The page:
Arthur didn’t move in to the White House for three months. He allowed Garfield’s widow time to move out. He also had the White House redecorated, hiring a young designer named Louis Tiffany. Arthur may not have known exactly what he was going to do as President, but he knew that he was going to make his home look stylish. In doing so, Arthur tossed out over 80 years worth of furnishings dating back to John Adams’ time.

Garfield’s Cabinet appointees resigned to allow Arthur could choose his own. Only the Secretary of War, Robert Lincoln, stayed on. Blaine was replaced by Frederick Frelinghuysen, much to the dismay of copy editors throughout the United States.

Arthur did not enjoy having his home and office being in the same place. He realized that his job was not one he could ever take time off from. He was now no longer everybody’s friend. He was everybody’s boss.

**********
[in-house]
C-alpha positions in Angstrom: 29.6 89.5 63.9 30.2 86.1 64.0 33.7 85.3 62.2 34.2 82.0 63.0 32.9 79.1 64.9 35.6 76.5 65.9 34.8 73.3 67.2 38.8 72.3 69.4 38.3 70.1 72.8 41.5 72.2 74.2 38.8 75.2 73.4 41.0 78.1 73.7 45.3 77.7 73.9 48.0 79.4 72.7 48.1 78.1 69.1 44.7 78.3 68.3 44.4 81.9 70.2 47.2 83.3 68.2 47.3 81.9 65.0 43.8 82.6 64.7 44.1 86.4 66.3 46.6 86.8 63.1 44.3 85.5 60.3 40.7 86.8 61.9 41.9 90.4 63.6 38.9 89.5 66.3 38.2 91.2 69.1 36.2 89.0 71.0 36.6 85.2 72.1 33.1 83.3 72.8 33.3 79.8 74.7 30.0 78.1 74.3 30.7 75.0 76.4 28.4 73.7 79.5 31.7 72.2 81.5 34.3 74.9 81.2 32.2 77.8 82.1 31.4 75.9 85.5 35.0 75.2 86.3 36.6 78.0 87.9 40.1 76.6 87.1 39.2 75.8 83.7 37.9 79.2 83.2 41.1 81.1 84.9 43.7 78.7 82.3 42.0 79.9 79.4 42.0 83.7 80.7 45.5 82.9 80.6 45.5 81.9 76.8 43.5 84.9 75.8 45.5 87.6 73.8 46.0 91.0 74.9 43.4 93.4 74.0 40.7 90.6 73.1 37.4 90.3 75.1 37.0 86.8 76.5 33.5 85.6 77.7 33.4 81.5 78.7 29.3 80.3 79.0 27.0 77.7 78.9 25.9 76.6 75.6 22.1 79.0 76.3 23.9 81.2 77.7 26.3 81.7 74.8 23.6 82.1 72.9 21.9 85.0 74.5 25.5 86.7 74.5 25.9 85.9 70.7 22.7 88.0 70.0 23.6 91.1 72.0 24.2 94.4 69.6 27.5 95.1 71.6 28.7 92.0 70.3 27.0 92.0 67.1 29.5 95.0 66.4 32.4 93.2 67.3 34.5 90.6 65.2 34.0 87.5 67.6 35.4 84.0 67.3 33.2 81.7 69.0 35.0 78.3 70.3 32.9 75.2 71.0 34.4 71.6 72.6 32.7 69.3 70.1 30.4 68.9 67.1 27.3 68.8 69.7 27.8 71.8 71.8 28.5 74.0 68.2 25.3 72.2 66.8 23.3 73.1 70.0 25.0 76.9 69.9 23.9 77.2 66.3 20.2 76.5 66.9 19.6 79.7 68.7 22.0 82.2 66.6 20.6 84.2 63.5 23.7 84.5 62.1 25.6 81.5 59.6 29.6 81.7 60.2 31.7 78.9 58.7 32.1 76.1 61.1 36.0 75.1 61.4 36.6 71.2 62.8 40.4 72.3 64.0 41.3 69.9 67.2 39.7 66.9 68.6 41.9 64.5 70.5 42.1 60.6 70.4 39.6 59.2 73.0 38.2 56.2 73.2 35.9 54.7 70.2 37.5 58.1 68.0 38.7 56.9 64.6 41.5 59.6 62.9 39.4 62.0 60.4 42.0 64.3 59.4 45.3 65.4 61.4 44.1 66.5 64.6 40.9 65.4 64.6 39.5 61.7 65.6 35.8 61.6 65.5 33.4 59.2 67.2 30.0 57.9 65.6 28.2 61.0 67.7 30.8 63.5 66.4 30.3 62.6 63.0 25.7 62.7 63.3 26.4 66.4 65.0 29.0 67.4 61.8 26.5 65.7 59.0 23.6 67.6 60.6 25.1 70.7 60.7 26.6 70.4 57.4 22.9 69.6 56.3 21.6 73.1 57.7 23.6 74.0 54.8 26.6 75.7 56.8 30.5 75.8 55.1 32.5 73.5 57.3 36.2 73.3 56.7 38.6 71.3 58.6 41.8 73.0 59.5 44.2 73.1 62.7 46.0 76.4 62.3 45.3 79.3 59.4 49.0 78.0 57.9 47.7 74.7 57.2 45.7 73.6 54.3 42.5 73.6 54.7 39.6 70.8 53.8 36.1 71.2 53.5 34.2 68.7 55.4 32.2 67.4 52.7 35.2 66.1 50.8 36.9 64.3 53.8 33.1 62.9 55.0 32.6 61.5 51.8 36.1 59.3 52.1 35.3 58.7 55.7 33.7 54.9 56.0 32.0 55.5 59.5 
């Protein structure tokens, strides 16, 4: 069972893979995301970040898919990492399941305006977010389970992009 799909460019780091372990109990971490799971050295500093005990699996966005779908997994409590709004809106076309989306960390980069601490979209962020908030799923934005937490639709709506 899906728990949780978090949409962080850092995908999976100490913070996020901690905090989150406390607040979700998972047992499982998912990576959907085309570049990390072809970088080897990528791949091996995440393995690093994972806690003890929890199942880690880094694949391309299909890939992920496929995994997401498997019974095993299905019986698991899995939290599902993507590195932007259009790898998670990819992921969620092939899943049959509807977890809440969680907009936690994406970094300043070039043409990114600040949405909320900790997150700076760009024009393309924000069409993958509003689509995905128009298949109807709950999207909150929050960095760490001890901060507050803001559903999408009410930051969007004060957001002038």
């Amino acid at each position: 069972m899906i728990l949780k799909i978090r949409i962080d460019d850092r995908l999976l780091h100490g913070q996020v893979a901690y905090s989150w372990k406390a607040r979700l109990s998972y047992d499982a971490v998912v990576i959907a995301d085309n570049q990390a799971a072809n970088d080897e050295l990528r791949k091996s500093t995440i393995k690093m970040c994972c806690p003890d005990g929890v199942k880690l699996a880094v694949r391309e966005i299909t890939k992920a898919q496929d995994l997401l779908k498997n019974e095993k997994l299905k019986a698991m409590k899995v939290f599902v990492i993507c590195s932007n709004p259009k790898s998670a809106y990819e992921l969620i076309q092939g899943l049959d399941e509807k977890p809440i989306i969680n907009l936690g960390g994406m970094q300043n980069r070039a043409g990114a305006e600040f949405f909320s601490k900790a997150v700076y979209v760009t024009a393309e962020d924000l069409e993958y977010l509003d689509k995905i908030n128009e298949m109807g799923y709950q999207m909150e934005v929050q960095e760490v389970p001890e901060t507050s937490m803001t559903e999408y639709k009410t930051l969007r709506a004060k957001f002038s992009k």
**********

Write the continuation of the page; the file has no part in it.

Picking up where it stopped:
Complicating matters was Arthur developing Bright’s Disease. For many years, a variety of kidney ailments were grouped under this name. Arthur had what would be called today glomerulonephritis. Today, Arthur would have received blood pressure medication, kidney dialysis, or even a transplant. But, in the 1880s, all Arthur could do was watch his diet and hope for the best. However, he was living on borrowed time. He was often sluggish and lost his appetite. For Arthur, one of America’s most notable gourmands, not being able to eat was a crushing blow.

Despite Arthur’s illness (which he did not reveal until he left office) and his lack of experience, the new President did a respectable job in office. Arthur does not have a lot of accomplishments attached to his name because Congress was too closely divided, with even both parties being split over a variety of issues.